by Eduardo Gudynas for Brecha, Uruguay, June 30, 2023


“Coffee with unsalted water, coffee with fresh water,” shouted the street vendor at the Tristan Narvaja fair on Sunday. In those same days there is relief in the family because finally it was possible to change the resistance of the water heater; the second succumbs eaten by salts and sediments in the last three months. We celebrate being able to bathe. Before, in the neighborhood, water drums cost 110 pesos, but at the corner kiosk, capitalist mischief had them at 160 pesos; Now, the government has launched a tax measure that lowered the price. Is it to celebrate? Possibly, no, because, as it is impossible to cook, for example, a soup with salt water, we will have to buy more jerry cans. I observe the brown spots advancing on spoons and forks. Will I have to discard those that are devoured by salt? Will the government call a press conference announcing that it will cancel taxes on the sale of cutlery?

In these and other similar ways, the drinking water crisis is taking place throughout the metropolitan area of Montevideo. We crossed what would be day zero, but almost no one noticed it, and it is even impossible to determine if the government hid it or simply does not understand what is happening.

That concept was applied in Cape Town, South Africa, in the face of the severe drought that it suffered for several years and that reached its extreme in 2018. As the freshwater reserves of the city (with more than 4.6 million inhabitants) declined, increasing restrictions on water consumption were applied. They had a plan, of course debatable, but a program of phased measures was organized in advance.

When the reserves of that South African city fell below 13.5 percent, day zero would immediately be decreed: there would no longer be drinking water to distribute. Here, in Montevideo, the situation is much more serious, since the reserves in Paso Severino are below 3 percent (equivalent to three days of the capital’s water consumption).

There is water in the taps, but it has not been drinkable for weeks. We crossed day zero without knowing it. The state agencies that were supposed to indicate it were silent and, since there is no organized plan, it leads to improvisation. All this was disguised by changing the fresh water for another brackish one.

We learned that the water ceased to be drinkable because it was made clear by the Faculty of Chemistry and by the analyzes disseminated by the Municipality of Montevideo. Those who should have been the first to warn about this situation, OSE and the ministries of Health and Environment, raised the idea of “drinkable water”.

The glimpse in ideas and data multiplied. The presidential secretary, Álvaro Delgado, promised to maintain the “quality” of the water, although at that time what almost everyone understands by quality had already been lost. That commitment was not even fulfilled, because within a few days OSE even exceeded the new exorbitant salinity limits that had been granted.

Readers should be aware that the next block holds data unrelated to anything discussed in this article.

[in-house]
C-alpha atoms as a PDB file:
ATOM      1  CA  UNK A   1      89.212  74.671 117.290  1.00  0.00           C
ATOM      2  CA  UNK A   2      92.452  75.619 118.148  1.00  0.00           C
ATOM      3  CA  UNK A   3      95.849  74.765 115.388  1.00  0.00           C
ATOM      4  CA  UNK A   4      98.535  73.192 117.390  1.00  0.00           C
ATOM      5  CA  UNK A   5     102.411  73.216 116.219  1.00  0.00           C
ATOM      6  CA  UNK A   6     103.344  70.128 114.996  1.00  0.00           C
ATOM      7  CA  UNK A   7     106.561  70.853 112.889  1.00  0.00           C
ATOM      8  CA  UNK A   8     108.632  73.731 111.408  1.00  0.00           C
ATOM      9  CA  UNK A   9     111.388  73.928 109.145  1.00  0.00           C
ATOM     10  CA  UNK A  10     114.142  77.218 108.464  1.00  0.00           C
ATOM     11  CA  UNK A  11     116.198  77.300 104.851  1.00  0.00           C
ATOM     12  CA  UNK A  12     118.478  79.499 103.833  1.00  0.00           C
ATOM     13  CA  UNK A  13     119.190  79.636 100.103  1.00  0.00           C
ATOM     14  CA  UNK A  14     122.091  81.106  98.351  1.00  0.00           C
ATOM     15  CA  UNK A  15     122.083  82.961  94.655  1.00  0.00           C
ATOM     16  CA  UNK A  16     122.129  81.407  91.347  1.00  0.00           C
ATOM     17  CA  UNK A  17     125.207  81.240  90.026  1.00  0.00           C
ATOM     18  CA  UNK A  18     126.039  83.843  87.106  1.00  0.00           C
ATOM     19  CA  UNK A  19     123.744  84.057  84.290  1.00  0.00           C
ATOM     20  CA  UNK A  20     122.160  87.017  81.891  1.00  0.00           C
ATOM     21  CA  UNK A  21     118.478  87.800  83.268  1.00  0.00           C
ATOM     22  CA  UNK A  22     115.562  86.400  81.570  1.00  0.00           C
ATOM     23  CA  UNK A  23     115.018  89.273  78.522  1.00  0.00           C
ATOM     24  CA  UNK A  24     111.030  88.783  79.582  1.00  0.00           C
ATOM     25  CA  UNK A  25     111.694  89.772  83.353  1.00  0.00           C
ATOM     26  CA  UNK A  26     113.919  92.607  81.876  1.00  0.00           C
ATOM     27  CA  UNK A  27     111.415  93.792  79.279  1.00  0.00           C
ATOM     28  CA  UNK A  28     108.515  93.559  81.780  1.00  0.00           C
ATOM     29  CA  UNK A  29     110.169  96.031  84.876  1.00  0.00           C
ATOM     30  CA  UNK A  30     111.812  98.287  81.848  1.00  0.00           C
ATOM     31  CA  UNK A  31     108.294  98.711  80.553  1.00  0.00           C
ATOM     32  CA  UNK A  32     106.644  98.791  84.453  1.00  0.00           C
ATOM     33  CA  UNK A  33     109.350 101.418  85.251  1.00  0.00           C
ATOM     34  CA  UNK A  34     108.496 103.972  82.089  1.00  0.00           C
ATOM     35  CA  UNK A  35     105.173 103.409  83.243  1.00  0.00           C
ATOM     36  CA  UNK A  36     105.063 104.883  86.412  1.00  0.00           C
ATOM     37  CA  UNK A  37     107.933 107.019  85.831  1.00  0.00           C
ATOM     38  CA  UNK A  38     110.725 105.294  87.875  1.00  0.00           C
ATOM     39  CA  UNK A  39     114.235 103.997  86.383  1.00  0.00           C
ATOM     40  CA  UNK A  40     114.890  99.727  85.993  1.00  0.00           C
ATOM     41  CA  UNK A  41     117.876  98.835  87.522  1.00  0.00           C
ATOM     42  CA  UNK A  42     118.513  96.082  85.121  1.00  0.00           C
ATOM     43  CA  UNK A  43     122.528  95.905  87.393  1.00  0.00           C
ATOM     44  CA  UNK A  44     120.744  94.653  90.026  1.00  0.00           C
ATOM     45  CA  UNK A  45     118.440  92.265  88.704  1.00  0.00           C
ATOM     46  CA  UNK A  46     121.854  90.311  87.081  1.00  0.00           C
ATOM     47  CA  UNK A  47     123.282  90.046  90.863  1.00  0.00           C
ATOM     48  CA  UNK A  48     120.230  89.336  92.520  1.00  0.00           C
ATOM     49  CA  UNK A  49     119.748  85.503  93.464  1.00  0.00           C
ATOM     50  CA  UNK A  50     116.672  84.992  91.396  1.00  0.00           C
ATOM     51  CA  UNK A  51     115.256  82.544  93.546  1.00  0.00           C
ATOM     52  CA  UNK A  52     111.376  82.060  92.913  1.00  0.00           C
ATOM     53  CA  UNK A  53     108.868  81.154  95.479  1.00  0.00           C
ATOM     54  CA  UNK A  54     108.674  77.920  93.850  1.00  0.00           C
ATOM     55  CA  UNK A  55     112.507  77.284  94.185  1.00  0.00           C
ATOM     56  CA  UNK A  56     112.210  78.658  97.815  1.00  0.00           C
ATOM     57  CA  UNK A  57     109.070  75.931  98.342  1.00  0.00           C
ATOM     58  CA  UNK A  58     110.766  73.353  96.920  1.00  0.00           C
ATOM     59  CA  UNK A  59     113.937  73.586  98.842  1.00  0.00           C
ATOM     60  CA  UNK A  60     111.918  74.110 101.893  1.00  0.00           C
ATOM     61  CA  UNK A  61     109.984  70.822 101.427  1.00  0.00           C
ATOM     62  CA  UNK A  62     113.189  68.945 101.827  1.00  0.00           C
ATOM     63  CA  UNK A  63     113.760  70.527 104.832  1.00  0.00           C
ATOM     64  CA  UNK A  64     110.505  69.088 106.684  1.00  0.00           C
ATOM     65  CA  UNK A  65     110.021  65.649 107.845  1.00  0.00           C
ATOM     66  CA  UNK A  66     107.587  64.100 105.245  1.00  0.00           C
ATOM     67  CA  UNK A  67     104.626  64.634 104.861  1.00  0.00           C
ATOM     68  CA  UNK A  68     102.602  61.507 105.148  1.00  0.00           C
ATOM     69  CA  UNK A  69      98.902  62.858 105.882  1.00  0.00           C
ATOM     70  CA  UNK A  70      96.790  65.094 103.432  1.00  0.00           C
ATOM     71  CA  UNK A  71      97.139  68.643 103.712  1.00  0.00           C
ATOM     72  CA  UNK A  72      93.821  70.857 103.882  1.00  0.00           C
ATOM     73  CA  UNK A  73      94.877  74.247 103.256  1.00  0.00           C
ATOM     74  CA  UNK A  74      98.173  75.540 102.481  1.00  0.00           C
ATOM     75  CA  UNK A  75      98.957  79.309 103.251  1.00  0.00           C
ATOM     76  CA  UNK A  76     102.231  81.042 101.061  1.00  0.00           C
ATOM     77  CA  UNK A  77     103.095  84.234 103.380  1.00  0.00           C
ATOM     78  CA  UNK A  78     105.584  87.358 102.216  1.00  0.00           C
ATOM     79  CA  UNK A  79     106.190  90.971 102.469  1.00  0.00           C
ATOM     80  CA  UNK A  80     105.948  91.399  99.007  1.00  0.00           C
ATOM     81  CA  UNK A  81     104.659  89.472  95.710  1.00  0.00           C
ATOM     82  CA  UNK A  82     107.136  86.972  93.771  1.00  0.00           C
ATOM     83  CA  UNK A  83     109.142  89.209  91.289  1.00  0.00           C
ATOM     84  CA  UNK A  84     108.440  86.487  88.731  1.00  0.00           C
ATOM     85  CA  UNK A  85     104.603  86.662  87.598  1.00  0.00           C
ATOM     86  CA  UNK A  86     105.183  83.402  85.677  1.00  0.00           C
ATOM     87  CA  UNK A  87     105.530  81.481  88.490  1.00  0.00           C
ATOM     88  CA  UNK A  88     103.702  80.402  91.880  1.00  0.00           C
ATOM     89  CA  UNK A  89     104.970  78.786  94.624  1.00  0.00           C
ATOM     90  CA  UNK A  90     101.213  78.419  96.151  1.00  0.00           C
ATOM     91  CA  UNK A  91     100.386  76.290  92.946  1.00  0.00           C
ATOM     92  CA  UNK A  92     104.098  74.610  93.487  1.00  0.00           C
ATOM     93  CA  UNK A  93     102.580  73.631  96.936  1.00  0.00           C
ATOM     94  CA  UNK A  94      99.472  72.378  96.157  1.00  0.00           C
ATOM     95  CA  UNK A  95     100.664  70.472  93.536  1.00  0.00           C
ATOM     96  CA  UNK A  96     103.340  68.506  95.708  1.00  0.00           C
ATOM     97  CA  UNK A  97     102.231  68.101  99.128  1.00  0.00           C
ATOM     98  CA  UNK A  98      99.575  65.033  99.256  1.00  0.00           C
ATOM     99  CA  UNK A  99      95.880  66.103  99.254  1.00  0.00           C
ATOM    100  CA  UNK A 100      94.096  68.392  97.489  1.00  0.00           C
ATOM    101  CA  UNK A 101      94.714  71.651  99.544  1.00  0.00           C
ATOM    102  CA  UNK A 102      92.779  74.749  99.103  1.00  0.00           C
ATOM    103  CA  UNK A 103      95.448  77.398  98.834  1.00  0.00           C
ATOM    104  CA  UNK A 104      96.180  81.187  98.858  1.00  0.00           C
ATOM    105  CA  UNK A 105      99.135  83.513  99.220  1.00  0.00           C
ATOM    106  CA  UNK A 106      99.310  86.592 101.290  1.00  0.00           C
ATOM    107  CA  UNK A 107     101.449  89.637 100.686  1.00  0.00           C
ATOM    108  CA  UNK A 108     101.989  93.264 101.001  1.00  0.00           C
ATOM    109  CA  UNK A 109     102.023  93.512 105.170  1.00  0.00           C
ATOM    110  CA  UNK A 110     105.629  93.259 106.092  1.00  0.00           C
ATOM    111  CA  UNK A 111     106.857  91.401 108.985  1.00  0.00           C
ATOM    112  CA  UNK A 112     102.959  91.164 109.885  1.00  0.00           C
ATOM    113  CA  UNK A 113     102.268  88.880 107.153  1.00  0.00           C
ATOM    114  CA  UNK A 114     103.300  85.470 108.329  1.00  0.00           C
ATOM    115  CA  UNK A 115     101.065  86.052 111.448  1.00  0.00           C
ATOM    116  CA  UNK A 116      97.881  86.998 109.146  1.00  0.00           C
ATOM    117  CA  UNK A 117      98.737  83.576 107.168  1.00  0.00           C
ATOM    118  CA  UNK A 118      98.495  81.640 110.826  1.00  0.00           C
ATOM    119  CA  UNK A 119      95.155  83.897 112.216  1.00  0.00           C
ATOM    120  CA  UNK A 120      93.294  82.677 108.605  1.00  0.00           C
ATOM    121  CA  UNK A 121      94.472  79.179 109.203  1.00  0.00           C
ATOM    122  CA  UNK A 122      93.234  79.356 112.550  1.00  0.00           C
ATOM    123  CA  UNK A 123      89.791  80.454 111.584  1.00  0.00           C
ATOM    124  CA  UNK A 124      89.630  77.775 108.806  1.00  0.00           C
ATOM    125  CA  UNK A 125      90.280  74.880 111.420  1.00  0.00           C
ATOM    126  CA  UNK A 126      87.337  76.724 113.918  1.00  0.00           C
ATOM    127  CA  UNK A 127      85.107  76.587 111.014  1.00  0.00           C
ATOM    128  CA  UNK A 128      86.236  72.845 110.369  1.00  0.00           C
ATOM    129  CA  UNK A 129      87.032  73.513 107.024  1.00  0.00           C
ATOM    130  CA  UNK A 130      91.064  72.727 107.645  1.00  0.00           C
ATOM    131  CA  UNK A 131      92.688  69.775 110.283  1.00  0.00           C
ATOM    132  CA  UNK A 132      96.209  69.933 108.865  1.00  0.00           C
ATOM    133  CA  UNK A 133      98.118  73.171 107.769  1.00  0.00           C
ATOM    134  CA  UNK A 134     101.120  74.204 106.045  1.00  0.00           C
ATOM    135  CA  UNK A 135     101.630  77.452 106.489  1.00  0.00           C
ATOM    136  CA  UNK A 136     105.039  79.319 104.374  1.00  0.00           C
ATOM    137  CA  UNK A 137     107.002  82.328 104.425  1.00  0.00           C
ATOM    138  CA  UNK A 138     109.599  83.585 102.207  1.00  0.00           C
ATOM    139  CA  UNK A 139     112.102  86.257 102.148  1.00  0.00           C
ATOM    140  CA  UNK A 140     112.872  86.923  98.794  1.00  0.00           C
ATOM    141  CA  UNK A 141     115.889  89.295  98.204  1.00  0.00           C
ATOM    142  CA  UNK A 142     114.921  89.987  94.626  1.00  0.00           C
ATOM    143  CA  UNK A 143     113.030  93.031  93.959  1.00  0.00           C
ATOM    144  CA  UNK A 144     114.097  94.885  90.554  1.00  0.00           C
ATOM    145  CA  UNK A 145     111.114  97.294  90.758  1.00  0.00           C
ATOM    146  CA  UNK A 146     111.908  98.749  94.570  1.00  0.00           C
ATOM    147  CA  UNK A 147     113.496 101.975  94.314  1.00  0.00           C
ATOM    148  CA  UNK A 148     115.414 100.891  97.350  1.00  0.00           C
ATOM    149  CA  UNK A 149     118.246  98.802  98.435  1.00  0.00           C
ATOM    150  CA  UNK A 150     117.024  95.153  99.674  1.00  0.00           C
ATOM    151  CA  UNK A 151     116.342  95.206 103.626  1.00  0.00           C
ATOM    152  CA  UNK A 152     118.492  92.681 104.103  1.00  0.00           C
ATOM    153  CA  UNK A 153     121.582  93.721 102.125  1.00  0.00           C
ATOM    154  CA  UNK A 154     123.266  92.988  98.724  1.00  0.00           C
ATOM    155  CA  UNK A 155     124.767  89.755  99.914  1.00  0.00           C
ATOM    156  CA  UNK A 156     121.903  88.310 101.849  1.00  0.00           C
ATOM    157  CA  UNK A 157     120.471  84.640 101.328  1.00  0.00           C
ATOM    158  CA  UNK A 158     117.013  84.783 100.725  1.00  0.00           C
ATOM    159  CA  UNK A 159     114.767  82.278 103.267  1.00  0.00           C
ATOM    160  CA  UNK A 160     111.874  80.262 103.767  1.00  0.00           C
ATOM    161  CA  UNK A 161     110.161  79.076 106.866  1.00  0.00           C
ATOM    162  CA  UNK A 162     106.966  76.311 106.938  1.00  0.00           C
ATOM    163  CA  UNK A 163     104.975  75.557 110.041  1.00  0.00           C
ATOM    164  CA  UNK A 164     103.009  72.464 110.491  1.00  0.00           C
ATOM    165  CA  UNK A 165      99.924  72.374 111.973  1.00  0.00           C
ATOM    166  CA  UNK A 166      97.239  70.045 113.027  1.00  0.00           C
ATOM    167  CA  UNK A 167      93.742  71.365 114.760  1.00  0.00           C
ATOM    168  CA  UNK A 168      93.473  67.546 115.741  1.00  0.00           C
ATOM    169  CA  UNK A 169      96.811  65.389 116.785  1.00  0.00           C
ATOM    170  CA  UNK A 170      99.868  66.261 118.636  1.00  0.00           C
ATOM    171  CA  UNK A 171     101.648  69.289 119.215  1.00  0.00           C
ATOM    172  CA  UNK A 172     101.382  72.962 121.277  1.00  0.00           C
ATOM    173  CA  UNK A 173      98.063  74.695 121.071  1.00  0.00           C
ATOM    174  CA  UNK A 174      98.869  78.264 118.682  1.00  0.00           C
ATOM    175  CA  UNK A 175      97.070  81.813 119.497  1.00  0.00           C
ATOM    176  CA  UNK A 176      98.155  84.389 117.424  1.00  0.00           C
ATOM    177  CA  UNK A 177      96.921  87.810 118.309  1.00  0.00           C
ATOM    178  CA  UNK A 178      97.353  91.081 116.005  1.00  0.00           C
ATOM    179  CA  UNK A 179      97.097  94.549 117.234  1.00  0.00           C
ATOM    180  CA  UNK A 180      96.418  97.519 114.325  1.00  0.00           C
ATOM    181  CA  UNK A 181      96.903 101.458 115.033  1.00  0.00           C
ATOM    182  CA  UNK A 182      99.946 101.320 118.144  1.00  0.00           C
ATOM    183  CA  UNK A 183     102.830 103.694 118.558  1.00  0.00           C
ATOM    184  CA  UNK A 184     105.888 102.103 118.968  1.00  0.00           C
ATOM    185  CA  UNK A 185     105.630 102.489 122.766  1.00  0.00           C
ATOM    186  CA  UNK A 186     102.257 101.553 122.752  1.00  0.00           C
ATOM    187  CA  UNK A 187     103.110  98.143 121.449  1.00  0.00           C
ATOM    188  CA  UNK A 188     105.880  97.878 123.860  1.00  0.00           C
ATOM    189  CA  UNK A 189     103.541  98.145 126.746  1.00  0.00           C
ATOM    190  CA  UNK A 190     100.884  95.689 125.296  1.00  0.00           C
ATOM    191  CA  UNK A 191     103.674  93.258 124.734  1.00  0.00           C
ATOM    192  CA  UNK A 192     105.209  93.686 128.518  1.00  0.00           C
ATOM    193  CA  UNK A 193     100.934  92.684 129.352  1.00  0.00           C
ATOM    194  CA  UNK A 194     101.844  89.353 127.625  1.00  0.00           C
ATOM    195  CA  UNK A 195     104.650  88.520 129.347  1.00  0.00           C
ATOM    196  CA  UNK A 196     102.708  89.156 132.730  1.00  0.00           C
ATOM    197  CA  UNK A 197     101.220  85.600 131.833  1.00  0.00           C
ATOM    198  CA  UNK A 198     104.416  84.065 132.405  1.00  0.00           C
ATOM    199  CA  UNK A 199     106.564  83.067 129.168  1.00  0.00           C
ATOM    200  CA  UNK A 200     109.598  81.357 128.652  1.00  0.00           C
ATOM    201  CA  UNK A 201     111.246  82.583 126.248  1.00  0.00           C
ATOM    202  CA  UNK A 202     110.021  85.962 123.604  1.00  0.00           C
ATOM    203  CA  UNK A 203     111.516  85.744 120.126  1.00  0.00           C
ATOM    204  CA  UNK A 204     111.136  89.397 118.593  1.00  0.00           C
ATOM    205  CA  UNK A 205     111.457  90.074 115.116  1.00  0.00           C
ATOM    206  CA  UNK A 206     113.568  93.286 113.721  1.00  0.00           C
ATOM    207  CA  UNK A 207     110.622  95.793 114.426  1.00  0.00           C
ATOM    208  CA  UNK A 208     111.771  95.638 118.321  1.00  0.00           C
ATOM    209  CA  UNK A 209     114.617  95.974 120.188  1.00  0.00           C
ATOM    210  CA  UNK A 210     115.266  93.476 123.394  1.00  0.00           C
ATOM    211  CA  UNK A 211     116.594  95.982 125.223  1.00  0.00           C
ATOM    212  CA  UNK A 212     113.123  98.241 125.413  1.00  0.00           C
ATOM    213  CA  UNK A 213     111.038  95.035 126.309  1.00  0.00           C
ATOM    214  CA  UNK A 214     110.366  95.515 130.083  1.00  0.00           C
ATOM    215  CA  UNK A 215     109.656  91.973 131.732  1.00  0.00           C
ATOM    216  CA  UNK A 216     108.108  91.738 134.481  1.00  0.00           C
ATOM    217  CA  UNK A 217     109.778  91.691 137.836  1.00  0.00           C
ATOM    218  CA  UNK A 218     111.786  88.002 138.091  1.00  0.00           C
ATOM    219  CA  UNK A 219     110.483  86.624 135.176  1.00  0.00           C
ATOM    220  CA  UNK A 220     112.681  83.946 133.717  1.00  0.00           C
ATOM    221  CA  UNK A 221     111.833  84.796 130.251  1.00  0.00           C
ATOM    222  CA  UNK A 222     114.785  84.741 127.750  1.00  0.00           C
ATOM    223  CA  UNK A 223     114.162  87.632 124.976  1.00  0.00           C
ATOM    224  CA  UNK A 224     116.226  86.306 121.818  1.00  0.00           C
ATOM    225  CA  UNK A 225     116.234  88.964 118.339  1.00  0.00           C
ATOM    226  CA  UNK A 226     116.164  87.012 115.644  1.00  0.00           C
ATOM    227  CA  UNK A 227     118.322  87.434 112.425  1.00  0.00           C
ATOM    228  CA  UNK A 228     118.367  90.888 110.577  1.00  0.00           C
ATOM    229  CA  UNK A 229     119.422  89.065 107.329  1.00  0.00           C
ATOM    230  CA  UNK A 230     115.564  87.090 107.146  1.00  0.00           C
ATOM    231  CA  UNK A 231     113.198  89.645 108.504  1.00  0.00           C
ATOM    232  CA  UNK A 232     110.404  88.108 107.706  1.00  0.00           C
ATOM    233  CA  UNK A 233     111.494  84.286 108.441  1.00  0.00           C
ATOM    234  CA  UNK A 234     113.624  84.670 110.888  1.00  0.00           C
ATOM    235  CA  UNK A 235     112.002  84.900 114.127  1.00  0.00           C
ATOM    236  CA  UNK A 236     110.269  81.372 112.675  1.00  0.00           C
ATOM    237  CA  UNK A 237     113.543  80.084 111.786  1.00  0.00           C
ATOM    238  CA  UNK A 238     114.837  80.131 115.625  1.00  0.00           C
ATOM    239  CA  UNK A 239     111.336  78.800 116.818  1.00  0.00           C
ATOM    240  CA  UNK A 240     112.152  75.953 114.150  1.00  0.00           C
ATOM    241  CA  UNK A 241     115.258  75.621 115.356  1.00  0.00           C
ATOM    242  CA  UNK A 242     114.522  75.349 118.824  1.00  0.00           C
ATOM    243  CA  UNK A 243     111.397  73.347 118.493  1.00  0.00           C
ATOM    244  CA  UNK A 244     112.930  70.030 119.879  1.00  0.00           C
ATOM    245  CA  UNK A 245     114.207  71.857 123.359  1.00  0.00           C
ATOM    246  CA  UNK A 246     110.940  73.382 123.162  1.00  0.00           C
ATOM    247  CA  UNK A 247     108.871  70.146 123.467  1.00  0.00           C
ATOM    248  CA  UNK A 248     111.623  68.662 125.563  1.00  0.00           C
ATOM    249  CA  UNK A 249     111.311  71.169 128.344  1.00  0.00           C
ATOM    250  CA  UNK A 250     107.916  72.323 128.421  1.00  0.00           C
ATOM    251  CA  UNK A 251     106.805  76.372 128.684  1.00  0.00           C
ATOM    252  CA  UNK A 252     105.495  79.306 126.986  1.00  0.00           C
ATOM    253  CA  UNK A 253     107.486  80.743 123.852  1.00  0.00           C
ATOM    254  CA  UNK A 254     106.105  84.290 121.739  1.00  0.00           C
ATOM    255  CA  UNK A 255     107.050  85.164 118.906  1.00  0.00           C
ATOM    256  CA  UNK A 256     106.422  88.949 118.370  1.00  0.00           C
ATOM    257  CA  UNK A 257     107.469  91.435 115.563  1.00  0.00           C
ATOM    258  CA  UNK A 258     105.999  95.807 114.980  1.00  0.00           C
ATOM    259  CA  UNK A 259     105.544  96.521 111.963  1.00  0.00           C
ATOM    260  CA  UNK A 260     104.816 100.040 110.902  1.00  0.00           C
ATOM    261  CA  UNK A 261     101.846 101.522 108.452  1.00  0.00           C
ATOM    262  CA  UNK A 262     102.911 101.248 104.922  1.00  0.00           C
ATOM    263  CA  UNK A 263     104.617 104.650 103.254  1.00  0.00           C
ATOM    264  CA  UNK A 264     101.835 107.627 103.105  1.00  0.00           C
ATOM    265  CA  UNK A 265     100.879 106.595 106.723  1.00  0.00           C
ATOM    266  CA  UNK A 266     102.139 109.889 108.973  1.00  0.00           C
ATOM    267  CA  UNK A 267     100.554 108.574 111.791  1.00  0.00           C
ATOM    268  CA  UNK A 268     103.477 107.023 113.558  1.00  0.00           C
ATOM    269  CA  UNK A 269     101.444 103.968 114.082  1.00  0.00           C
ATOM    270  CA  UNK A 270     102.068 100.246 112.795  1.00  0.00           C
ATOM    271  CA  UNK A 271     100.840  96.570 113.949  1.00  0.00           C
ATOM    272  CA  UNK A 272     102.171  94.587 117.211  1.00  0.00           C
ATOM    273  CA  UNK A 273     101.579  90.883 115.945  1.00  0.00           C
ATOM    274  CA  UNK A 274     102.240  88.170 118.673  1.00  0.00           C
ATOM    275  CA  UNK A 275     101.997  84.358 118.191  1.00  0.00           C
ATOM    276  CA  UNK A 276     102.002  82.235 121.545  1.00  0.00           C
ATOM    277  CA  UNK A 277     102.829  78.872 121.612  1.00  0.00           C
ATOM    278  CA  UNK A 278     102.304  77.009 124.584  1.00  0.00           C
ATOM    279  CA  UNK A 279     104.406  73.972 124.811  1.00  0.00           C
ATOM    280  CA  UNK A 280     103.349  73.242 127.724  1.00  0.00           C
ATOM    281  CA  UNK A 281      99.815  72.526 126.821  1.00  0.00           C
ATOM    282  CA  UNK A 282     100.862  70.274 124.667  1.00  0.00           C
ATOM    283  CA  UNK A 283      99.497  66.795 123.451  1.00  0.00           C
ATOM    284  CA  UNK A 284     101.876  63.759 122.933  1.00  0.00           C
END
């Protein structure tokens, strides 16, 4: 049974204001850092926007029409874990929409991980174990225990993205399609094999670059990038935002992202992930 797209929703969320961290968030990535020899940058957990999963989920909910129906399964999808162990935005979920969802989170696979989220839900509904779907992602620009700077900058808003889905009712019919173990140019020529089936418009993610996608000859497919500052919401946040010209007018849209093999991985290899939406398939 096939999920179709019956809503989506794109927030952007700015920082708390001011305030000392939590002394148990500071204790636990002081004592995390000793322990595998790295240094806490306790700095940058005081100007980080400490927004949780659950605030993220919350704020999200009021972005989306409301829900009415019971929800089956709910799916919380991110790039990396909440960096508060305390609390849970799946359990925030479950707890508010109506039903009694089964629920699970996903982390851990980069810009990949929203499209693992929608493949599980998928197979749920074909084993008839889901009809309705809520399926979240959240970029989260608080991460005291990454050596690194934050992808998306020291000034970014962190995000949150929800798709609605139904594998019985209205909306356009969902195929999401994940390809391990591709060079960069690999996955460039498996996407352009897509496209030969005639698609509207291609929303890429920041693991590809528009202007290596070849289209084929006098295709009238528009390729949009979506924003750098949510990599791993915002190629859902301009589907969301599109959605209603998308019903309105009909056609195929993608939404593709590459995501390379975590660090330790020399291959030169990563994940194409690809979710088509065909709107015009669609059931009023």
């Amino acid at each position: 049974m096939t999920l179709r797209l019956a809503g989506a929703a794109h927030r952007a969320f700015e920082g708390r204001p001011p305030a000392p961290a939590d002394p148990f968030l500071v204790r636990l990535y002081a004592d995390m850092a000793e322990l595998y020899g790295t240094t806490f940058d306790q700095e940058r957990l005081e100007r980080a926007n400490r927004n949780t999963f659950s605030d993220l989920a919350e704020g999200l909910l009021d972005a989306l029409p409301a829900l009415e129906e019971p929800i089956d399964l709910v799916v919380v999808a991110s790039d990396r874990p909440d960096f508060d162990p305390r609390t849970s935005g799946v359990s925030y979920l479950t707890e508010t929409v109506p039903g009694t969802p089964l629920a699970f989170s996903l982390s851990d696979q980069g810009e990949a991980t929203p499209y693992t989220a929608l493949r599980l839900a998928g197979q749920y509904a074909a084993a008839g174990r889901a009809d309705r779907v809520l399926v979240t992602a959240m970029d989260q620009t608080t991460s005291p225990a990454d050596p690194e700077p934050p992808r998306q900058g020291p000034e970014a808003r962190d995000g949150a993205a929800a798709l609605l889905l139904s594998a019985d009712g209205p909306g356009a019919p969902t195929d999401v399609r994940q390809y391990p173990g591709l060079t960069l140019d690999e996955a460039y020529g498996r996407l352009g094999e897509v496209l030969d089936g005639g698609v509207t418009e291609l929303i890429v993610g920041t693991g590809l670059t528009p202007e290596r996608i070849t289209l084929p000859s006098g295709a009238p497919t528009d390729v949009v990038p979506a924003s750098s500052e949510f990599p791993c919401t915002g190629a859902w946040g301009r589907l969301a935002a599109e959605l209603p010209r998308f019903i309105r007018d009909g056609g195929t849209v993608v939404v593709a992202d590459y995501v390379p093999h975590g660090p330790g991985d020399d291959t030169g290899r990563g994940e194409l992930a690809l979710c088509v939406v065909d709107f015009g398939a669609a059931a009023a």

President Lacalle Pou more recently announced a water “emergency.” There are two substantial problems here. The first is that this term refers to a measure that is essentially administrative, which, for example, liberalizes and speeds up expenditure. The second is that it is not assumed that this is not an emergency, but a crisis, and that it is not just water, but has other components.

Indeed, we are facing a crisis that is expressed in multiple dimensions: environmental, social, health and economic. We are witnessing an ecological debacle, with the Santa Lucia River basin plagued by damming and pollutants. The health impacts are evident, for example, for hypertensives, children and pregnant women, to which are added the risks of dealing with waters that have a substance, trihalomethanes, which are possible carcinogens. The social implications are manifold, starting with accentuating inequality and marginalization, given that the poorest have fewer resources to deal with these problems. Finally, the situation impacts domestic budgets and business performance.

It is estimated that it is essential to ingest, every day, almost four liters of water for men and almost three for women (seven during pregnancy). 1 These requirements are multiplied by adding the amount required for cooking. That explains why, for example, in Cape Town, under day zero the government committed to granting a “ration” of 25 liters per person per day.

Instead, here, at the most recent press conference, two ministers announced that two liters of drinking water per person would be provided, not only for children or pregnant women, but expanding it to a larger group. A supposedly forceful measure was staged, but in reality it was to provide less water than necessary to the most vulnerable, embedded in a publicist fanfare that should not serve to disguise that tenuous solidarity.

Day zero finally never arrived for Cape Town, as a few days earlier the rains returned. However, everything indicates that Montevideo is the first case in the world of a capital city that reached that situation of collapse. Other metropolises, such as Cairo, Jakarta or Mexico City, drag difficulties for decades, but due to persistently scarce resources. Instead, our capital was always surrounded by rivers and streams, but they were contaminated, degraded or altered in many ways for decades, and without taking contingency measures in the event of a drought.

In tune with the publicist obsession we will be in another first place in the world that will make us an example. We will be the first capital city that, in the twenty-first century, reached day zero, running out of water, under a government that never understood it.



1. “Human water needs,” Michael N. Sawka et al., Nutrition Reviews, vol. 63, 2005.

2. See also the Editorial from The Guardian, July 16, 2023 here.